[Cryptography] Creating a Parallelizeable Cryptographic Hash Function
Jerry Leichter
leichter at lrw.com
Wed Oct 8 10:33:17 EDT 2014
On Oct 7, 2014, at 5:34 PM, Bill Cox <waywardgeek at gmail.com> wrote:
> > Digest = H(1 || B1) * H(2 || B2) * ... * H(n | Bn) mod p
> This falls immediately to a prefix attack...
>
> Hi, Jerr. Thanks for taking a look at this. However, I am confused. Why do I care that an attacker can in constant time compute the correct hash of a different set of data?
Urk, I kind of applied the wrong tool. In fact, the iterative structure of the commonly used hash functions all have this prefix property - which is what makes the obvious techniques of pre- or post-fixing a key to make a keyed MAC from a hash fail.
However, this has always been seen as a weakness. You'd like a hash function to "look like a random function". Anything that makes it look less like a random function leaves potential traps for the unwary - many, many people have made the mistake of using H(key || X) as a keyed MAC. It's good to have robust primitives that are hard to break. Every algebraic property of a hash is also a potential trap for the unwary. In fact, the newer generation of hash functions, I believe, do *not* have this prefix property - nor do they have any other algebraic properties anyone is aware of.
In the case you propose, there's another issue: Digest(X) == 0 if and only if one of the constituent hashes is 0. That breaks one of the basic requirements for a secure hash function: Given H(X), it's difficult to find a Y != X such that H(Y) == H(X). When H(X) == 0, it's trivial to find as many examples as you like.
> By multiplying in H(n+1 || Bn+1), the data is different, and so is the hash. That seems to be the way we want this function to work. In constant time any new block can be added or subtracted from the hash. That is the goal, I believe.
I'm not sure what the goal is. This is not a property of a random function, so is not a property expected of a secure hash function. You're proposing a new primitive, with its own set of security properties (which you haven't fully written down), and which may or may not be useful.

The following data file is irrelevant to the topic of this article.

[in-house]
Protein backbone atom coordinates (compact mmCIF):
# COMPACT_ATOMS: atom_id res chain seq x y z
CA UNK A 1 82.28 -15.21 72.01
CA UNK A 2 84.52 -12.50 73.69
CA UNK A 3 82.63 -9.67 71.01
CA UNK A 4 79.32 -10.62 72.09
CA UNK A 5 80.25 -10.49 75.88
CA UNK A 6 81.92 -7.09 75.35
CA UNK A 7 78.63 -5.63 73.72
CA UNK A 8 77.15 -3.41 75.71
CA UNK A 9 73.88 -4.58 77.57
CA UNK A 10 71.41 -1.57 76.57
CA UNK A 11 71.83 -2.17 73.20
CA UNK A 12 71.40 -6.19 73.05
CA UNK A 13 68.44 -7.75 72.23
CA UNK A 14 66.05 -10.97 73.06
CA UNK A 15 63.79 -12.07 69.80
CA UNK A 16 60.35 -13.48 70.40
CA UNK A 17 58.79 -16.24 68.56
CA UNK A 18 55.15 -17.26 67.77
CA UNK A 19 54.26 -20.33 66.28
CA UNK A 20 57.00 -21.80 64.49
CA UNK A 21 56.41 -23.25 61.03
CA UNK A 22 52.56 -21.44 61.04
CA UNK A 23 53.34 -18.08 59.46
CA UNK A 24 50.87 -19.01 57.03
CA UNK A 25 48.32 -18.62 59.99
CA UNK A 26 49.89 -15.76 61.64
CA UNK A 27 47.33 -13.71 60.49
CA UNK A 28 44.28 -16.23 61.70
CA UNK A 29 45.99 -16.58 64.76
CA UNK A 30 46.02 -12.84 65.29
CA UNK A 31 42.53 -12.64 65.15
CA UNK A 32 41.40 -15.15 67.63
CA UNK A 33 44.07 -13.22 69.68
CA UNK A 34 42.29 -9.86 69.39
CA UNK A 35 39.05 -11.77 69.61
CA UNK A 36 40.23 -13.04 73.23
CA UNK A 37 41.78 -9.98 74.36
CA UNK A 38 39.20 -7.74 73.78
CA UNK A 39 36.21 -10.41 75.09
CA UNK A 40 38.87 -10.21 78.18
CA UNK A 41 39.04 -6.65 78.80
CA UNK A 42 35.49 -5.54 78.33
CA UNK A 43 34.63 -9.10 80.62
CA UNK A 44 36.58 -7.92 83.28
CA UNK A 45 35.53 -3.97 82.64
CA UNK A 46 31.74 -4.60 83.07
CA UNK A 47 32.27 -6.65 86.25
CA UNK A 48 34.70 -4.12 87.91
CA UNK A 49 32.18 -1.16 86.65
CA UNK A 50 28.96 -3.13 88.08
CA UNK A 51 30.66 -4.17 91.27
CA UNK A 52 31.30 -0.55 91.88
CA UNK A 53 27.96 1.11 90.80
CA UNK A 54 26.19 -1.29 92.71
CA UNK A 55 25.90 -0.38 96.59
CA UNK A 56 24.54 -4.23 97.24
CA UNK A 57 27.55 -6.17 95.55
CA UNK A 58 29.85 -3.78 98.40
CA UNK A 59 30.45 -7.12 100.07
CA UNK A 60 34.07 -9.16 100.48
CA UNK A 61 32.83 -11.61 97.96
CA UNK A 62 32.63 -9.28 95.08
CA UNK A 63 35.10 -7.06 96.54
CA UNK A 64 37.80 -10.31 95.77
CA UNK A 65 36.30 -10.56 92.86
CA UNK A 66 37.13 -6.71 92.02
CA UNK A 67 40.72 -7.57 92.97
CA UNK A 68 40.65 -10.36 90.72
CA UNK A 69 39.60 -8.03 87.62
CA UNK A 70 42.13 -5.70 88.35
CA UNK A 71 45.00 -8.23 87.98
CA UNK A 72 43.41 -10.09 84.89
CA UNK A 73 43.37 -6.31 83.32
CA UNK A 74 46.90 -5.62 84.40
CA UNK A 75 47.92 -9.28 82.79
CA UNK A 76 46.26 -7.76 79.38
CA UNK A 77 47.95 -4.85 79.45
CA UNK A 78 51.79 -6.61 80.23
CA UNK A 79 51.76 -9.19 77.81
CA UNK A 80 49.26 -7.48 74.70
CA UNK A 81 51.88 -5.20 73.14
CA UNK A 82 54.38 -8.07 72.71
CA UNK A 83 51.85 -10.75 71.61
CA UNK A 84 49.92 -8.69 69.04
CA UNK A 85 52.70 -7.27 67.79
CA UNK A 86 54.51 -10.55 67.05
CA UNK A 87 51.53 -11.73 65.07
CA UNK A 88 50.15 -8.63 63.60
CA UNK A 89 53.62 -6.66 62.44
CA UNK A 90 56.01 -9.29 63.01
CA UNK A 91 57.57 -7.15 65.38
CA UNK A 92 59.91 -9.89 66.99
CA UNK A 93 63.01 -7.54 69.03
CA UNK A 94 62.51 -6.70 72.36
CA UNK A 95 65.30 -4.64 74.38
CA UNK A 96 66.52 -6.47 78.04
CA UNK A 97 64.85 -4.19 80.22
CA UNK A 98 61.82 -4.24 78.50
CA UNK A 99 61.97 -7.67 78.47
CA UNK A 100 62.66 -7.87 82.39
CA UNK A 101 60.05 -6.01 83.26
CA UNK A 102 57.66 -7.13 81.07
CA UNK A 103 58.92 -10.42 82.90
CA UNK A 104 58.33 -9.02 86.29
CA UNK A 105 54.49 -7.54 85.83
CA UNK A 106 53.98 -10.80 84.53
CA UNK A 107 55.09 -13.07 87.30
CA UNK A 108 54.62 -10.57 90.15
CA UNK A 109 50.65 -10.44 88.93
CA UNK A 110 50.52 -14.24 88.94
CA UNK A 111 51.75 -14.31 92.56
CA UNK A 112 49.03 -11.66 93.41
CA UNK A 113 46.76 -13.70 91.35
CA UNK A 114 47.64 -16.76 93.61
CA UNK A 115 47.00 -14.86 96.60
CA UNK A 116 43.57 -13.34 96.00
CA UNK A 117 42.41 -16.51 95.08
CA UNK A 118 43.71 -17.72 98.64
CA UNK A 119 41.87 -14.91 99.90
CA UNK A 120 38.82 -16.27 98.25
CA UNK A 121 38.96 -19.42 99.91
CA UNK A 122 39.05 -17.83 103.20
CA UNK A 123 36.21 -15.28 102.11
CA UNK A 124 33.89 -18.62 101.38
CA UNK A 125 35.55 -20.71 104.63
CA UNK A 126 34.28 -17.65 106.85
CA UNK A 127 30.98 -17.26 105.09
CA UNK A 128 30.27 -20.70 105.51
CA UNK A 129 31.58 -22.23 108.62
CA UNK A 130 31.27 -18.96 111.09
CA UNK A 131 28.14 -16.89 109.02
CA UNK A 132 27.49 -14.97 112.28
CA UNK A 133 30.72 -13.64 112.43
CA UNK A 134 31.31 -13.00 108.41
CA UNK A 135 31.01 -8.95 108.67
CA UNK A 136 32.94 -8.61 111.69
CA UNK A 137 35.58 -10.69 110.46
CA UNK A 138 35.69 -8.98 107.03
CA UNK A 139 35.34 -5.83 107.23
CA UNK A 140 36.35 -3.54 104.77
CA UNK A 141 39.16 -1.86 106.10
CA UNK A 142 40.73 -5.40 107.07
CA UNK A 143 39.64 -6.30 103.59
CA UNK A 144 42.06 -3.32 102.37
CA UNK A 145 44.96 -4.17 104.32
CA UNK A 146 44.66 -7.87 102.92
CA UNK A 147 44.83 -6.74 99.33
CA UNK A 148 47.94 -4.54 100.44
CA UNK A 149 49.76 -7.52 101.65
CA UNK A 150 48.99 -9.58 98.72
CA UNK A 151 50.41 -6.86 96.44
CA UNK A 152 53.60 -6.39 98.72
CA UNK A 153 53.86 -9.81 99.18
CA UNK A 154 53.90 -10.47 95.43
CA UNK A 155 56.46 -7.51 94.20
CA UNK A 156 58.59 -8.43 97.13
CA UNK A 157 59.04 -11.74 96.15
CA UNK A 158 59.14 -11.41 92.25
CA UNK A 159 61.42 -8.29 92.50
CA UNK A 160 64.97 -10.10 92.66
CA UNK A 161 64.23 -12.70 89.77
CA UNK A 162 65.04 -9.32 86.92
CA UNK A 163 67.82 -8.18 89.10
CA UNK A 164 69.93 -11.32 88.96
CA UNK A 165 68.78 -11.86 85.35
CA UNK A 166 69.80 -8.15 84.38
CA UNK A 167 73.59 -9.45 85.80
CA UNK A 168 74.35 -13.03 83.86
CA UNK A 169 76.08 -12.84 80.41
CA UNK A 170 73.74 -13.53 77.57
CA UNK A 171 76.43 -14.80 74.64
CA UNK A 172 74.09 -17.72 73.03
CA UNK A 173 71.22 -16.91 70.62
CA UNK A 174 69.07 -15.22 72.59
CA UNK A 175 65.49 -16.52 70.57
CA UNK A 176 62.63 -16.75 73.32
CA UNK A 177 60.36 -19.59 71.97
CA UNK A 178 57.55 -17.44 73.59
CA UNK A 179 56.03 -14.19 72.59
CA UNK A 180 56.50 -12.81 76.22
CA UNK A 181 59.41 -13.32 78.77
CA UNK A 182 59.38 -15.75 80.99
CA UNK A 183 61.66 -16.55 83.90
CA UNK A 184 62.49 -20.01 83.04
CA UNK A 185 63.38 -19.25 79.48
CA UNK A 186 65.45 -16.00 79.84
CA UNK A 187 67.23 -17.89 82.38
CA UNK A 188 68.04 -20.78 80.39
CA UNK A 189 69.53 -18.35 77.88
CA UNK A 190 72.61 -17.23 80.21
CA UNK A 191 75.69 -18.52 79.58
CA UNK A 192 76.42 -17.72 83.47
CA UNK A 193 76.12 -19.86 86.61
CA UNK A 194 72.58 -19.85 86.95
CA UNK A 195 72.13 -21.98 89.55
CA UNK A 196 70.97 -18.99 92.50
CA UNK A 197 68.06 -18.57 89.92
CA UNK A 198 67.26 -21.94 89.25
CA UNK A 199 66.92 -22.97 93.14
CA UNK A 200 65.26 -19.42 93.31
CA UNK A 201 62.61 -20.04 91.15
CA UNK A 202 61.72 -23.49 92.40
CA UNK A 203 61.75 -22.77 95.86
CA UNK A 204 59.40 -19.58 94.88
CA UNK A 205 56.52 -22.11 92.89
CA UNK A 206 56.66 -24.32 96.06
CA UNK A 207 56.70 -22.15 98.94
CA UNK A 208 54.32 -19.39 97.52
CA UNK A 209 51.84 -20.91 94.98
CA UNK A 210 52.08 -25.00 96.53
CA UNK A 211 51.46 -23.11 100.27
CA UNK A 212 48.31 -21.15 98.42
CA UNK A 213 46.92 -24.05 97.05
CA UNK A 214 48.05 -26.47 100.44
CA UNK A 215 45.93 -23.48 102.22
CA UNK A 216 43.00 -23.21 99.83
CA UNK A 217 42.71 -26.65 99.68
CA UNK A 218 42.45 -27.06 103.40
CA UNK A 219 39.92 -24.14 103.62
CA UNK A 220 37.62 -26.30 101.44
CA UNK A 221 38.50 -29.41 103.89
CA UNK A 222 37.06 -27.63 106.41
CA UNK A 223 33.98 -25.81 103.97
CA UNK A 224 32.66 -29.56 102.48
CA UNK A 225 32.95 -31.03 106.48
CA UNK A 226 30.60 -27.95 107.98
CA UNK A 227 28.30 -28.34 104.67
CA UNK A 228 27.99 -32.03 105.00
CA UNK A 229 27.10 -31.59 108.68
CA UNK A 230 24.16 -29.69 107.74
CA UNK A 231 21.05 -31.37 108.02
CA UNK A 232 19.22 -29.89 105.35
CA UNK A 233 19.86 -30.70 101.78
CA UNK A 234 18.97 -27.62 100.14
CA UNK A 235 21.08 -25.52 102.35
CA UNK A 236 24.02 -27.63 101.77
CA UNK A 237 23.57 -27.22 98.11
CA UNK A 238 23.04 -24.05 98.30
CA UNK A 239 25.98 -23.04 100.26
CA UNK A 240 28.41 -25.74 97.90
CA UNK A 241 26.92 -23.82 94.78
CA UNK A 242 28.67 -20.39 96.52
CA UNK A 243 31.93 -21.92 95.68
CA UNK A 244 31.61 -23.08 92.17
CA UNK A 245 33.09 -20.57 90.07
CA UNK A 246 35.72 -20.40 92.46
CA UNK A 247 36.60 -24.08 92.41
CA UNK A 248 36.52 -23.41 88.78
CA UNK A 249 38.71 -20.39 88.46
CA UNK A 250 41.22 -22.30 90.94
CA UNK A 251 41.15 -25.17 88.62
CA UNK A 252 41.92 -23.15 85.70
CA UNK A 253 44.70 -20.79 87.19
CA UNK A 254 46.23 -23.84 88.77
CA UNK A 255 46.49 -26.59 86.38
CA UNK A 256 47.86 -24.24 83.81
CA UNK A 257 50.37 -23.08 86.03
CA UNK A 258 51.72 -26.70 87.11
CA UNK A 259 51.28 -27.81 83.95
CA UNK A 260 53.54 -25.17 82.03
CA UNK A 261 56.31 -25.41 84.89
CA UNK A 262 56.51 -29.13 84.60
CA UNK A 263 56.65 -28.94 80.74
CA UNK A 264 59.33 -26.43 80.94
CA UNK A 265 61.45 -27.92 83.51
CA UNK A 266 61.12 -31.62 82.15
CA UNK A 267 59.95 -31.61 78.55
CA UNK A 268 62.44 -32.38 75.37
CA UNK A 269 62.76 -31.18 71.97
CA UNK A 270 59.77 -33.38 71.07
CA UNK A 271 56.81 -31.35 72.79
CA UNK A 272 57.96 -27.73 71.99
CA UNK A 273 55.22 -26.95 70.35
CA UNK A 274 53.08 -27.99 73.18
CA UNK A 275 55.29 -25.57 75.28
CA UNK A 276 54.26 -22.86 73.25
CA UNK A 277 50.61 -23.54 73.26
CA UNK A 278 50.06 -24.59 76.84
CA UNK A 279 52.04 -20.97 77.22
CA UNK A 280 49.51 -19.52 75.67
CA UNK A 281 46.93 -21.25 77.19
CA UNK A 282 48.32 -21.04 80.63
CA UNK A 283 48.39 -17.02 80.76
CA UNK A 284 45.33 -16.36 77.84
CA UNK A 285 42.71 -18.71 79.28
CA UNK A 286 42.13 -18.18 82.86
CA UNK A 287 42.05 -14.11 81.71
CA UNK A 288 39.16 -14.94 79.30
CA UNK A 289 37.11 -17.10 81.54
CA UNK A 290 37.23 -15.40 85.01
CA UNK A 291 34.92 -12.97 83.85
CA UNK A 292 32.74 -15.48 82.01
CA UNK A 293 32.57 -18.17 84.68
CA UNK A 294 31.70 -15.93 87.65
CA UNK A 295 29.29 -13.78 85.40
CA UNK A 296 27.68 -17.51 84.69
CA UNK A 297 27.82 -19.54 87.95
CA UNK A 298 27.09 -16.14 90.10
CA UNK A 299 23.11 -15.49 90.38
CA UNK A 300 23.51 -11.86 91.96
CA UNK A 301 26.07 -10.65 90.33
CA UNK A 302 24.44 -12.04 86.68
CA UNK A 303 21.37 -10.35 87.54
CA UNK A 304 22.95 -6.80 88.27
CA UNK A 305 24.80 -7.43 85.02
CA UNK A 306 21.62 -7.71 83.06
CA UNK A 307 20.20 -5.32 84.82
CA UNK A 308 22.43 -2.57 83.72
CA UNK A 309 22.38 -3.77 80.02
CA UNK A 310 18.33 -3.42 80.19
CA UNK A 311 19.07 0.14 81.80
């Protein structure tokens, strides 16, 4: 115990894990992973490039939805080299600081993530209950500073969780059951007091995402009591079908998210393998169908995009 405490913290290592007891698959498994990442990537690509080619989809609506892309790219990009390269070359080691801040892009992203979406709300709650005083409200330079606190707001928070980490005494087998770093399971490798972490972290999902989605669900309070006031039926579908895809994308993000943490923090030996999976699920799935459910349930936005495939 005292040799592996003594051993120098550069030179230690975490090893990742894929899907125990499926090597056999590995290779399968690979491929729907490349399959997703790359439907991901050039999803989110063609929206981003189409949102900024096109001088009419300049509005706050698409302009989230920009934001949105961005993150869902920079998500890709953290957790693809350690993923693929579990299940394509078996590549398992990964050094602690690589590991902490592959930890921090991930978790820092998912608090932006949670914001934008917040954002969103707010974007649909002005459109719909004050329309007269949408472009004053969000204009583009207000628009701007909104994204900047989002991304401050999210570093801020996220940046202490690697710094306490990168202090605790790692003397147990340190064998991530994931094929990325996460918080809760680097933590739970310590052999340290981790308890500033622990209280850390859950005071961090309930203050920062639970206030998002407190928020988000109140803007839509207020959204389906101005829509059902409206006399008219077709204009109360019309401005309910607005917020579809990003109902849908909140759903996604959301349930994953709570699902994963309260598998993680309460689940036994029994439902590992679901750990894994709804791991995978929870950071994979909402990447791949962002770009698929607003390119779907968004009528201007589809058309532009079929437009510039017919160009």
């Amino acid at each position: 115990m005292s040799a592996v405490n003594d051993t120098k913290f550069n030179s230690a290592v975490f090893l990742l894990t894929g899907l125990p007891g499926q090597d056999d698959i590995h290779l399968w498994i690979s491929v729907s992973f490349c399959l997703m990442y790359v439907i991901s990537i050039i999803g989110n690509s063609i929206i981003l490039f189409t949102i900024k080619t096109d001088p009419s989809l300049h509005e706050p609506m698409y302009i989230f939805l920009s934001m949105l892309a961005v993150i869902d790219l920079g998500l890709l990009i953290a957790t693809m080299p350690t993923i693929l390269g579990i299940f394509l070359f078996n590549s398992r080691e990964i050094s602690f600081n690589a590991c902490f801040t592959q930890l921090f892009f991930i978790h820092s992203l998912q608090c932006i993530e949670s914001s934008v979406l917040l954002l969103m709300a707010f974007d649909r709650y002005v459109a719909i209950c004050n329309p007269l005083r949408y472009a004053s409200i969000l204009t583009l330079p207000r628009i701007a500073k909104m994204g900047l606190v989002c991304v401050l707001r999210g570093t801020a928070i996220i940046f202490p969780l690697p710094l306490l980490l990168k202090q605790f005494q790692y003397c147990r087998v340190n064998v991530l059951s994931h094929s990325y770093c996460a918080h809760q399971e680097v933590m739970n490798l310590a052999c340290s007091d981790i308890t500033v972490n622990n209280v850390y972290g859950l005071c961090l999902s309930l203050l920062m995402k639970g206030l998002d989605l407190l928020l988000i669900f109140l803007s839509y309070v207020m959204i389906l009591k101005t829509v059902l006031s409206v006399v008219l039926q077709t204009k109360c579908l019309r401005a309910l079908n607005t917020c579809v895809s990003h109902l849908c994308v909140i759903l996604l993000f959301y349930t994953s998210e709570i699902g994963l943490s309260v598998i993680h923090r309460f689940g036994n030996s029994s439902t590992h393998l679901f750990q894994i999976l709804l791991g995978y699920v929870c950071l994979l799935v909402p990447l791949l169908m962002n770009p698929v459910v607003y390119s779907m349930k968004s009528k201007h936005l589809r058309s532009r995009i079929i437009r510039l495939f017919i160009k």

> It seems to me that the security model is that if we have D = H(B1, B2, ... , Bn), then an attacker should not be able to find find D = H(C1, C2, ... , Cm), unless n == m and Bi == Ci for all i in 1 .. n.
See above; this is false when D == 0.
> By appending H(n+1 || Bn+1), you've changed the message, and derived the correct hash of it, in constant time. Isn't that useful?
I have no idea. You would need to propose a use, define the security properties needed for that use, then show (under appropriate assumptions) that you've attained them.
Note that the cost of computing your digest is at least double that of simply doing a hash over the original data (as you run the hash on twice as much data - not to mention the cost of all those modular multiplications). You'd need to justify that cost.
> You can also prepend, or even replaced any Bi you want in constant time.
> I agree that this should certainly not be used for anything for now, but I would like to talk about it more. Do you agree with my assertion that it is secure for the purpose of verifying data integrity of a large data set, while allowing constant time update, including appending new data blocks or replacing old ones?
I have no clue.
I also see no obvious advantage to your scheme over simply adding the constituent hashes together (effectively mod 2^n) - a much, much cheaper operation which doesn't have problems with 0. (You can make it even cheaper by considering each H() value as a vector of 32- or 64-bit values and adding them as vectors.) Can you describe an attack on the cheaper approach that fails for yours?
-- Jerry
-------------- next part --------------
An HTML attachment was scrubbed...
URL: <http://www.metzdowd.com/pipermail/cryptography/attachments/20141008/fd7dfe1e/attachment.html>
-------------- next part --------------
A non-text attachment was scrubbed...
Name: smime.p7s
Type: application/pkcs7-signature
Size: 4813 bytes
Desc: not available
URL: <http://www.metzdowd.com/pipermail/cryptography/attachments/20141008/fd7dfe1e/attachment.bin>
More information about the cryptography
mailing list